This Father’s Day, if you like your dad enough to get him something nice, but don’t want to go overboard and break the bank, the $50-$100 category of gift items is the perfect place to shop. Below are 10 items dads are sure to love. Why? Because most of them are tools. And dads love tools.
If dad’s bike is chain driven, hopefully he keeps up with the maintenance. That can be hard to do if he doesn’t have a rear stand or centerstand. Make life easier for him with the SnapJack. Essentially a scissor jack you place under the swingarm, it props the rear of the bike just high enough to spin the back tire and perform simple chain maintenance. It’s technically $49.95, but that’s close enough to our bottom limit that we’ll throw it in.
Humans need water to survive. Duh, right? Well, if your dad is one for long moto-excursions in areas often devoid of support services, he may not have water readily available. Solve this issue with a Camelbak. Fill up the bladder with water, stick the tube under the chinbar and you’ll probably have enough water to last you until your next gas stop. The best part is Camelbaks are convenient for any number of activities, not just motorcycling. The Classic model, shown above, nicely fits within our price threshold. The high-vis yellow is great for motorcyclists, but the Camelbak catalog is filled with dozens upon dozens of other options for the thirsty dad.
If dad’s a do-it-yourself kinda guy then he’ll find satisfaction in balancing his own wheels. Digital retailers sell a version you can buy for roughly 60 bucks and the process is extremely simple, even if you’ve never done it before (here’s a handy tutorial). The only negative I’ve seen with sets this cheap is the axle rod somehow getting bent upon arrival on your doorstep. The solution is simple, however – find a similar diameter rod from a local hardware store and make sure it’s true. Wheel weights are not included, but those are pretty cheap, too. Unfortunately, even the least expensive tire changers are a bit out of the $100 upper price limit, but that would make an excellent gift if your pockets are a little deeper.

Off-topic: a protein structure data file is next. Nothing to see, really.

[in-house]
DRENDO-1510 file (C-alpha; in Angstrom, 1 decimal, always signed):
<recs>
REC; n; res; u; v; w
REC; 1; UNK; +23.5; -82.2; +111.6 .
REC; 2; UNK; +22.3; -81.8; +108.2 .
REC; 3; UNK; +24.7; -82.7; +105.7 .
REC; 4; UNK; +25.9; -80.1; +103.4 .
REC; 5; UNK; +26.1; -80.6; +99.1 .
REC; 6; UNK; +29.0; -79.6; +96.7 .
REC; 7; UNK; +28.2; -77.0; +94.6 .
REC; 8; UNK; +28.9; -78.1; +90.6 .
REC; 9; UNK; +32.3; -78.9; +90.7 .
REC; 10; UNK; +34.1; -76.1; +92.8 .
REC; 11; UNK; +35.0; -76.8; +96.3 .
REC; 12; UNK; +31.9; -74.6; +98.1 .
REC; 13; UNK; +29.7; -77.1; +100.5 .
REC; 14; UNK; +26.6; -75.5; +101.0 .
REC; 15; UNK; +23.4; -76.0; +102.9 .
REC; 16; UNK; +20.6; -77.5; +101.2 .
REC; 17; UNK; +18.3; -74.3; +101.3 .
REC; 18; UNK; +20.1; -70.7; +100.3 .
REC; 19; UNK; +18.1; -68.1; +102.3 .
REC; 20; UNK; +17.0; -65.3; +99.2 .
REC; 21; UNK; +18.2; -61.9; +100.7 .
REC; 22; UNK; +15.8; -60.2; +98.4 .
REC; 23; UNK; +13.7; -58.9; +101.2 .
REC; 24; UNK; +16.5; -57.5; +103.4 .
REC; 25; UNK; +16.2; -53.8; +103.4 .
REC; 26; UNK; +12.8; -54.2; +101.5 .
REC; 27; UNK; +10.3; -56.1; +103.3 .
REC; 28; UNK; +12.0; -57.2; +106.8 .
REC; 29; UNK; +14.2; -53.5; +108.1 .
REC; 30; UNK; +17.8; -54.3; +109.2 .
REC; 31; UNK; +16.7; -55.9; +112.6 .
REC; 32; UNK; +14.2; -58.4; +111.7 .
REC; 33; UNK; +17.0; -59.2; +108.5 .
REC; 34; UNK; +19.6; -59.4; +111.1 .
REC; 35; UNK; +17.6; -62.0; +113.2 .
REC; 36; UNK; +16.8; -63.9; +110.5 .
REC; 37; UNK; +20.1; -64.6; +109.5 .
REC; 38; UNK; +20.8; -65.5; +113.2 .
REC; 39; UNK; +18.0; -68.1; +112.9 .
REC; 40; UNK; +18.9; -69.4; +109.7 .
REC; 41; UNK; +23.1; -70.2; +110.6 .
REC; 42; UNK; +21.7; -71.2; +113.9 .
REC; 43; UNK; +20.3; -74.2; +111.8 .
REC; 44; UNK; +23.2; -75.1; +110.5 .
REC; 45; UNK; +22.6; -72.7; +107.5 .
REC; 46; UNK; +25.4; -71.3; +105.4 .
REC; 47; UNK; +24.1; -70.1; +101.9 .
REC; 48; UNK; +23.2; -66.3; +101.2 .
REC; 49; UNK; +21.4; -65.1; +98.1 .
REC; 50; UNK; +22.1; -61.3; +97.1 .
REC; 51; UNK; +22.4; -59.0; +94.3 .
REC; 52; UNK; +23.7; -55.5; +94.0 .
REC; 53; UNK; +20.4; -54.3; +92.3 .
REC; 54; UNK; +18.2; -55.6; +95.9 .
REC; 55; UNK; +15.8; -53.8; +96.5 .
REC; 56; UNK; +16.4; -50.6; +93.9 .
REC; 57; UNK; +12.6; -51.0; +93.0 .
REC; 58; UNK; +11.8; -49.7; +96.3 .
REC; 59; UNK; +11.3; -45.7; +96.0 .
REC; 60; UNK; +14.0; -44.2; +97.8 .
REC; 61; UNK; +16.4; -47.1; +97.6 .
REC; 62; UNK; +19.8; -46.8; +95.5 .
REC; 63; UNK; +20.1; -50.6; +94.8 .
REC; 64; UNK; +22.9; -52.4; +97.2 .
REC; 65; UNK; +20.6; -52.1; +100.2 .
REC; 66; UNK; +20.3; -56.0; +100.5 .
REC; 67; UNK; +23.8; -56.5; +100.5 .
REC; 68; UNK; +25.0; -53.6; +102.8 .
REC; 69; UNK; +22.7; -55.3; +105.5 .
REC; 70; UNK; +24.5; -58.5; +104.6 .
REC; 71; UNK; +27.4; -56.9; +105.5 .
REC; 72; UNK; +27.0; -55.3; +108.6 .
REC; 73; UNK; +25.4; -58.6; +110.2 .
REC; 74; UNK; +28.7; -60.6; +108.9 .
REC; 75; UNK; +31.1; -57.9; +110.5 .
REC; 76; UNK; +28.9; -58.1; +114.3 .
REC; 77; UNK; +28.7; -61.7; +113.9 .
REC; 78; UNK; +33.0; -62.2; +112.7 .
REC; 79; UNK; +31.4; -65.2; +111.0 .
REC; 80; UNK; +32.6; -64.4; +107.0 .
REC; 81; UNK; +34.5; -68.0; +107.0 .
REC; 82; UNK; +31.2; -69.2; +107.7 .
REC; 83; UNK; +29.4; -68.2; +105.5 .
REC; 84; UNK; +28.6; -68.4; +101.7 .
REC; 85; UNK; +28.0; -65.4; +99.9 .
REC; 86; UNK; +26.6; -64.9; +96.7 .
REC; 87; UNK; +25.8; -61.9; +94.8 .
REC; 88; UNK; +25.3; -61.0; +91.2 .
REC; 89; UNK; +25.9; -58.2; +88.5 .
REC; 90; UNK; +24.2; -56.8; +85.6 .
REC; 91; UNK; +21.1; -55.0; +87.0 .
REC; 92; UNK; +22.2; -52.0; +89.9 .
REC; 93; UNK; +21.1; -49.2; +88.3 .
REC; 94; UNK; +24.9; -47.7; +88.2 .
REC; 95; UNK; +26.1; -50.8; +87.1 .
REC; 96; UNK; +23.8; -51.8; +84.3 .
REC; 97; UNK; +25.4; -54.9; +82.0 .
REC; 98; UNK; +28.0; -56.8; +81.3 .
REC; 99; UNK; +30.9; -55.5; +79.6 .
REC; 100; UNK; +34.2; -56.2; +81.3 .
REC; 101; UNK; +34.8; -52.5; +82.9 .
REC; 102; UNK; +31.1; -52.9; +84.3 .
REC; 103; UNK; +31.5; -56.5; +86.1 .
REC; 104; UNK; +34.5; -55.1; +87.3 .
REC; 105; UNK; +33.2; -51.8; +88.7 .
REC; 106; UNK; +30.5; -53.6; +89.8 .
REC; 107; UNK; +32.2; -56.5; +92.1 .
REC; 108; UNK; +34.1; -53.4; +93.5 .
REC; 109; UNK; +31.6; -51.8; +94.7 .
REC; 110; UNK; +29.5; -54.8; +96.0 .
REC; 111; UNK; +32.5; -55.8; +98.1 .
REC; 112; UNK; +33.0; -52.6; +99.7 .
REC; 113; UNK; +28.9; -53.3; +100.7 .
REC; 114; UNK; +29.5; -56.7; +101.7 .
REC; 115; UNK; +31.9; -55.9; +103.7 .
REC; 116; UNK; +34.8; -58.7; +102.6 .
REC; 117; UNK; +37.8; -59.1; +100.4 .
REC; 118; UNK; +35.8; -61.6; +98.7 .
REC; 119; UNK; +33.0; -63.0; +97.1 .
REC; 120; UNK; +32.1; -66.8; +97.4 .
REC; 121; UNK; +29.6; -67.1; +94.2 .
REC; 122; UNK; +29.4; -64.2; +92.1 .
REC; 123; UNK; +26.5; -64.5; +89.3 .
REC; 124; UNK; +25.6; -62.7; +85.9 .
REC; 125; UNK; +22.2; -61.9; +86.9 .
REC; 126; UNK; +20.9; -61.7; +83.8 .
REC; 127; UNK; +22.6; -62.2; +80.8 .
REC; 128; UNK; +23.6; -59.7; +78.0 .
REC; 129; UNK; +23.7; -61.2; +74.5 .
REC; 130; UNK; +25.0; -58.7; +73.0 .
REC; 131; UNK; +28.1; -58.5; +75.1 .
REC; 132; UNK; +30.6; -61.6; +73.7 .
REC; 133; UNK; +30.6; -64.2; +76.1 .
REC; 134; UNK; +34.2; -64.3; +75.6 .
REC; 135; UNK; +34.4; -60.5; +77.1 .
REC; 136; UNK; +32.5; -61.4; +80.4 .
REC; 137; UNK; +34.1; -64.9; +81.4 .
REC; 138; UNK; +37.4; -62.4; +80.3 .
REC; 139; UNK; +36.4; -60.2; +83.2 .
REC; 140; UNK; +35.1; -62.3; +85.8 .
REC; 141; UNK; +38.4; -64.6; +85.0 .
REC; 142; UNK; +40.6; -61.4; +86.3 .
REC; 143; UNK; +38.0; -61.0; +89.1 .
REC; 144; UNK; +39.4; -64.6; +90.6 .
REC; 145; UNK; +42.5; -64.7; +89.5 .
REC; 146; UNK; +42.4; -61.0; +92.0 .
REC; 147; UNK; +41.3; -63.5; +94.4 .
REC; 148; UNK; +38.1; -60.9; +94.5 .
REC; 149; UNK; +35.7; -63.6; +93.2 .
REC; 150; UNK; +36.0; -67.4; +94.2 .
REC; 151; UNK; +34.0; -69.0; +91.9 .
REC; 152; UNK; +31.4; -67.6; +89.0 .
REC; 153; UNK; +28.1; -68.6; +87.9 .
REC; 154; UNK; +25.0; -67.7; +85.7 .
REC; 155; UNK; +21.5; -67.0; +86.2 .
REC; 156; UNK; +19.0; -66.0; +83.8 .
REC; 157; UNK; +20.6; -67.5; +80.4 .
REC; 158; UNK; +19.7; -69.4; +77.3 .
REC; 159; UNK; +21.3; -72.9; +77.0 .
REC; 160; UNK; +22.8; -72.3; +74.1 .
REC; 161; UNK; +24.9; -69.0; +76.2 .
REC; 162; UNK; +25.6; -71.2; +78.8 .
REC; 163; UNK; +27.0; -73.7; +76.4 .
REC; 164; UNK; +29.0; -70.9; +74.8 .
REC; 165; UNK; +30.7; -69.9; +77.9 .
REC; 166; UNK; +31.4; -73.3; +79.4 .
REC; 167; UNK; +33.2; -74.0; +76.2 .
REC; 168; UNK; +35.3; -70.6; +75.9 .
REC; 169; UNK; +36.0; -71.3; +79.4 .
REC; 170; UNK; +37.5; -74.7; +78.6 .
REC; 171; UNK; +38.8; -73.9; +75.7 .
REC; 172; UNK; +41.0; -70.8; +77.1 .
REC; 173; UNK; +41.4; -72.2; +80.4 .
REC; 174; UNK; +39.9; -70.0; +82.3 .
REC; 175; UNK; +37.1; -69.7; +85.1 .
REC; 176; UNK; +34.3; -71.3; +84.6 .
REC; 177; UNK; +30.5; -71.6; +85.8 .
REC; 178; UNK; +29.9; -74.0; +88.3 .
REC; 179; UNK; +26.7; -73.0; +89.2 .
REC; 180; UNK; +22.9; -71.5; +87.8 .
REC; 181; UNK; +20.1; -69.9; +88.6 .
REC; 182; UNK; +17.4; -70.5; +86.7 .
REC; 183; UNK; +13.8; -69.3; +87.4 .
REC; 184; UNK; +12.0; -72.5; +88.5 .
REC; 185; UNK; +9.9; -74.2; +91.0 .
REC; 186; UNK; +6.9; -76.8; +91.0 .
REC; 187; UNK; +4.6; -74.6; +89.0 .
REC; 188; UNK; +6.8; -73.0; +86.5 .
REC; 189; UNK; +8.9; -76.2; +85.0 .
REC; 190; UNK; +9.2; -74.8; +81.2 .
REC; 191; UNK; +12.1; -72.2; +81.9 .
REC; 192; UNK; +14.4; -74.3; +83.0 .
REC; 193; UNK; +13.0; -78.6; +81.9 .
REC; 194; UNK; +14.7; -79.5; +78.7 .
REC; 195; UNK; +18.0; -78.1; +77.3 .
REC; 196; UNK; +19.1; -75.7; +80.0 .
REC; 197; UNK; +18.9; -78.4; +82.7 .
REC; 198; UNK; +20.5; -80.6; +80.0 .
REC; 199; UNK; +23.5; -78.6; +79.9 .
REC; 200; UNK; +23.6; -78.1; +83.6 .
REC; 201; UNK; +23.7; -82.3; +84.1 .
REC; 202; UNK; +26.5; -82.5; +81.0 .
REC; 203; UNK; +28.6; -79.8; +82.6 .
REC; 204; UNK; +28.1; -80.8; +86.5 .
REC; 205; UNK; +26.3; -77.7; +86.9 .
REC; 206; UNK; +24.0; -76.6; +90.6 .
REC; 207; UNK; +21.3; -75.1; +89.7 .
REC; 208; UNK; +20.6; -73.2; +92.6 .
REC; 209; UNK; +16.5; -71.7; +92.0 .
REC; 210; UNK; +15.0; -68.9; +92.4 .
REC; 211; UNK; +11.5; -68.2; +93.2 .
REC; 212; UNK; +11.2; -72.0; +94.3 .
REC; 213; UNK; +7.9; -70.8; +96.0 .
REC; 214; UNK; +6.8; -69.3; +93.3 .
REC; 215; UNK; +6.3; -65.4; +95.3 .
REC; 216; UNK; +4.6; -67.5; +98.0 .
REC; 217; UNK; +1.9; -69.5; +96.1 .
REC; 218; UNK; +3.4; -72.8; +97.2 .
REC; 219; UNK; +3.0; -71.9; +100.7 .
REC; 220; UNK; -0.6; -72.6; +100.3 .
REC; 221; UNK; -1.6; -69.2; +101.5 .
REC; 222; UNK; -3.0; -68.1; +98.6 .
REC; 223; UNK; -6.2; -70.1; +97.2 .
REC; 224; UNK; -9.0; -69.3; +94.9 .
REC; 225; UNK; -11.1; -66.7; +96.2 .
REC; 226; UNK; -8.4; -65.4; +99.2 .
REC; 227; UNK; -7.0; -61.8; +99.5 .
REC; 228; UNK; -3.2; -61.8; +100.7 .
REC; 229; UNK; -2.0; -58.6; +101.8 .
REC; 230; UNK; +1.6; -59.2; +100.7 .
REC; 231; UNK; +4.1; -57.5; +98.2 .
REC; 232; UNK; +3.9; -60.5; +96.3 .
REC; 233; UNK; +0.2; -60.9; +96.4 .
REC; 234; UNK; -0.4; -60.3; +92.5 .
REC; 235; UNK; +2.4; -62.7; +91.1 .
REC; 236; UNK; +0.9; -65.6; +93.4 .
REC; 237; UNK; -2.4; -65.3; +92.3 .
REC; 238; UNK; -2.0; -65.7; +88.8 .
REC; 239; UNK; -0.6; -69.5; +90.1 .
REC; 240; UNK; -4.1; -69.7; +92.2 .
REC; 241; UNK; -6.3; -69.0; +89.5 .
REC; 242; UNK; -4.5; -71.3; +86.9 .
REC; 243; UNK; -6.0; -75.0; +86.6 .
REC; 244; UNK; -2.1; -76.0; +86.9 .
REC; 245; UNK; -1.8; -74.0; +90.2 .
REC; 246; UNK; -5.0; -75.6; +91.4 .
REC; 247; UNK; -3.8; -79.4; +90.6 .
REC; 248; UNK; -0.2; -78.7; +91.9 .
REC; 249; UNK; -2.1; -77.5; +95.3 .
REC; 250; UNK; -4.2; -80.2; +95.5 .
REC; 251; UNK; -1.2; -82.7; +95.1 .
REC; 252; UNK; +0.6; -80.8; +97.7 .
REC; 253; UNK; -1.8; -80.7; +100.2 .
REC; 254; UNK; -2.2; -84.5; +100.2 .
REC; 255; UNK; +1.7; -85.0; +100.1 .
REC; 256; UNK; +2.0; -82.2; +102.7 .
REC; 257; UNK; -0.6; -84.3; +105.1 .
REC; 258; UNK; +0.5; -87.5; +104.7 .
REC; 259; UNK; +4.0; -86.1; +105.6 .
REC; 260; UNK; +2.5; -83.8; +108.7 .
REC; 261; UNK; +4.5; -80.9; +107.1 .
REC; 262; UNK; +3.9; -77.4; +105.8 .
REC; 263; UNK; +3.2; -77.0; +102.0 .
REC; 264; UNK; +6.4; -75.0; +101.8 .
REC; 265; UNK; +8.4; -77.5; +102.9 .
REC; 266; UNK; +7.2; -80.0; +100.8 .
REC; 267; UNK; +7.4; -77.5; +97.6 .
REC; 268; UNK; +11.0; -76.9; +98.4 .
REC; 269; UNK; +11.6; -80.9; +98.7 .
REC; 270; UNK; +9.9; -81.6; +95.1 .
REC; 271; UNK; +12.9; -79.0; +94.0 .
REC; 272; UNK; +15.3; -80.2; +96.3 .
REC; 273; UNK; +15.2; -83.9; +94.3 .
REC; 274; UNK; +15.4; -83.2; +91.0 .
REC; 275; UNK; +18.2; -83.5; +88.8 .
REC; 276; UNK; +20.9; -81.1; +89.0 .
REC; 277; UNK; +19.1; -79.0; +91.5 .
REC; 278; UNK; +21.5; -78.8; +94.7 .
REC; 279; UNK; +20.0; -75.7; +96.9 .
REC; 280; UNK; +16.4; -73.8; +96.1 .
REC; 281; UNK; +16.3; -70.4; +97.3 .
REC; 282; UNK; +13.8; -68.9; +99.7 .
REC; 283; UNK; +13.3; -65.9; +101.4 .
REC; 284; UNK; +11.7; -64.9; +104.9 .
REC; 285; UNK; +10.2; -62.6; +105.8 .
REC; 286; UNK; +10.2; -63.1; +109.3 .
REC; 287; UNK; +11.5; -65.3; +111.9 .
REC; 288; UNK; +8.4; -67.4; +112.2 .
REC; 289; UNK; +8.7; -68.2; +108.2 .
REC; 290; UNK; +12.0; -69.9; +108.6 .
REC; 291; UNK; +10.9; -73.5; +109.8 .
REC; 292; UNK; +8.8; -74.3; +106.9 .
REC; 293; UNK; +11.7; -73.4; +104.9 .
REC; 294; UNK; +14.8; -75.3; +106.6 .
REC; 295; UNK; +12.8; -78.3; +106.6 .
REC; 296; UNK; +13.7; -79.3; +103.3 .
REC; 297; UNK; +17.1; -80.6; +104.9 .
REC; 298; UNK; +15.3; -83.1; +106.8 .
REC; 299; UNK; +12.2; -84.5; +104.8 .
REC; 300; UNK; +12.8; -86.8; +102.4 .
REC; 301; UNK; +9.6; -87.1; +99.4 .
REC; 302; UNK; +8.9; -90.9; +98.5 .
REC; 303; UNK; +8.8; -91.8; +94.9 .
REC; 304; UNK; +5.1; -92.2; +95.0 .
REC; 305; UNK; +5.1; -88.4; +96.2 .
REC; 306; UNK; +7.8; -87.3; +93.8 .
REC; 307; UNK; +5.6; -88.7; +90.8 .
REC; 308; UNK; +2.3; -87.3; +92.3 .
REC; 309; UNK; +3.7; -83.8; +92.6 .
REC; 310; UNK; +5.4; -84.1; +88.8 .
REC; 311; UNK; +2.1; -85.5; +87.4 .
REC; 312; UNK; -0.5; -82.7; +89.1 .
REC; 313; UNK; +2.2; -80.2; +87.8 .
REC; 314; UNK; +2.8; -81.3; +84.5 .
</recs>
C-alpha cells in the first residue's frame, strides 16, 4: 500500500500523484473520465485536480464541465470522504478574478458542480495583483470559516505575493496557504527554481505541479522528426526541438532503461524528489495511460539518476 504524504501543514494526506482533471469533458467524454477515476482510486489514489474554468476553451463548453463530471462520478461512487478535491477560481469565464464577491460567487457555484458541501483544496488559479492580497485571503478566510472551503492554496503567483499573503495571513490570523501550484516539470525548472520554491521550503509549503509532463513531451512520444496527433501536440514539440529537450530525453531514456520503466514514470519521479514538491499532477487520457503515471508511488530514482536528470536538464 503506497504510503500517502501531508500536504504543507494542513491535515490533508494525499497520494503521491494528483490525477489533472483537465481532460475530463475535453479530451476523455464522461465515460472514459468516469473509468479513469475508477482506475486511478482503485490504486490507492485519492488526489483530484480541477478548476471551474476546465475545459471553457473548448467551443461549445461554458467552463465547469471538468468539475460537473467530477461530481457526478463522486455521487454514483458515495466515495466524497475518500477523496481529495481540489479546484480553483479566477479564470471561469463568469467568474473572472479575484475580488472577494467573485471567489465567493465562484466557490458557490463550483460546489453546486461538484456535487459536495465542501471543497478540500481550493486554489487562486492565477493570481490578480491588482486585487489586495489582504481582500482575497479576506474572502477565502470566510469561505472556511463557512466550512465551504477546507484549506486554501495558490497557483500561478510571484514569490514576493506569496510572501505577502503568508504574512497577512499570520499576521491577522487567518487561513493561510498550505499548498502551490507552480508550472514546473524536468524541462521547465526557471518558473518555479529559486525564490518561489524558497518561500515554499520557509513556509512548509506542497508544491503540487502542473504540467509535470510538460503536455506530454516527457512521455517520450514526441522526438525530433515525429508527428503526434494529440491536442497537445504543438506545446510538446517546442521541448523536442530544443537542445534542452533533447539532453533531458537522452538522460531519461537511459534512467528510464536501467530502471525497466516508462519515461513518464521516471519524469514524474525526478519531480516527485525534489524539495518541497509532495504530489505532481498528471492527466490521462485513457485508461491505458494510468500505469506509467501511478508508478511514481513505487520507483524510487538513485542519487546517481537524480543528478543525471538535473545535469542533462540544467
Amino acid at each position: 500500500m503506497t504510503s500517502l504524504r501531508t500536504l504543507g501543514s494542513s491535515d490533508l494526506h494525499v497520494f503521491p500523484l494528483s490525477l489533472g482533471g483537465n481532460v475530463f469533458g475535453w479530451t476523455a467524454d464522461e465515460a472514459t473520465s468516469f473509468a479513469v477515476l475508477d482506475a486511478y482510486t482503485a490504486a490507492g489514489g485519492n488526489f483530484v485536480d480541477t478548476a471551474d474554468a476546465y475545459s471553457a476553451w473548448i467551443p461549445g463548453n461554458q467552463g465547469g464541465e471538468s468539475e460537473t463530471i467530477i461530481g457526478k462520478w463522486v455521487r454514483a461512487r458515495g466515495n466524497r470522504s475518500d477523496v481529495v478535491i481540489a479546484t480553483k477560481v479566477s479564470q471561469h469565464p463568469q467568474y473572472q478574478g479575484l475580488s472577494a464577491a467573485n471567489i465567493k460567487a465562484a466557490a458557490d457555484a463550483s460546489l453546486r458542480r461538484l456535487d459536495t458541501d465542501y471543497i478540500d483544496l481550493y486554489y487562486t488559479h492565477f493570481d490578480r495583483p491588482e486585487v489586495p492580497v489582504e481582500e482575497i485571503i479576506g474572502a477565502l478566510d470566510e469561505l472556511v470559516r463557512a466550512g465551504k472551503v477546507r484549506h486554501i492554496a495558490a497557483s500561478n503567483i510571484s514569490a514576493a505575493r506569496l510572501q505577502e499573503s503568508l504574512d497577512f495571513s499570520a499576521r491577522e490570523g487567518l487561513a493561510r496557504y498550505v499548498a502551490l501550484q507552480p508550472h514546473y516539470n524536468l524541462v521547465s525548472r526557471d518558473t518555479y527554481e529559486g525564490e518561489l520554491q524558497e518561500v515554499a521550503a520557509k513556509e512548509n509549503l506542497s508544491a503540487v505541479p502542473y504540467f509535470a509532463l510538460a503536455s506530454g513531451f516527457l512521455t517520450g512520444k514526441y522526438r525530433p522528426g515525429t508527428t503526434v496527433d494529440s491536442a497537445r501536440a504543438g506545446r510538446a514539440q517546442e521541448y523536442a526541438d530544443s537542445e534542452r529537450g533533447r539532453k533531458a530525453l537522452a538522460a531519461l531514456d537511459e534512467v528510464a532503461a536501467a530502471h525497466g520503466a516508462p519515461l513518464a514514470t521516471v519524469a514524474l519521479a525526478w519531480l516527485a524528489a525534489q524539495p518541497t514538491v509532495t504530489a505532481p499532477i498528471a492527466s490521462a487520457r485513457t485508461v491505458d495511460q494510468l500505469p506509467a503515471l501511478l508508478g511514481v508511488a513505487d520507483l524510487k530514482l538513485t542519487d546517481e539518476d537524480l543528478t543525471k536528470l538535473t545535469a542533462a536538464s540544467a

Find a balancer similar to the one above on eBay.
If dad has dirtbikes he likes to haul, or sportbikes he takes to the track, or even a cruiser he (gasp!) wants to truck to rallies, he’ll need a ramp to get the bike to/from the ground and the truck. Discount Ramps is a good place to go when looking for your ramp needs, and this 7-foot steel arched ramp is great for most bikes. It can support up to 600 lbs. (claimed, though I’ve loaded heavier bikes on a similar ramp with no issue), and folds in half for easy storage once you’re done. If you want to splurge above the $100 limit for a ramp that doubles as a truck bed extender, take a look at the Ready Ramp.
The warmer summer months are quickly approaching, and with the rise in temperature, dad is going to need some gloves that will flow a lot of air around his digits. The Alpinestars S-MX 2 Air Carbon glove will do just that. Combining a mixture of mesh and leather panels with carbon knuckle protection, no longer does dad have to ride in hot weather with his hands sweating profusely. And don’t worry, if the colorway above is too flashy for your pops, plain black is also available.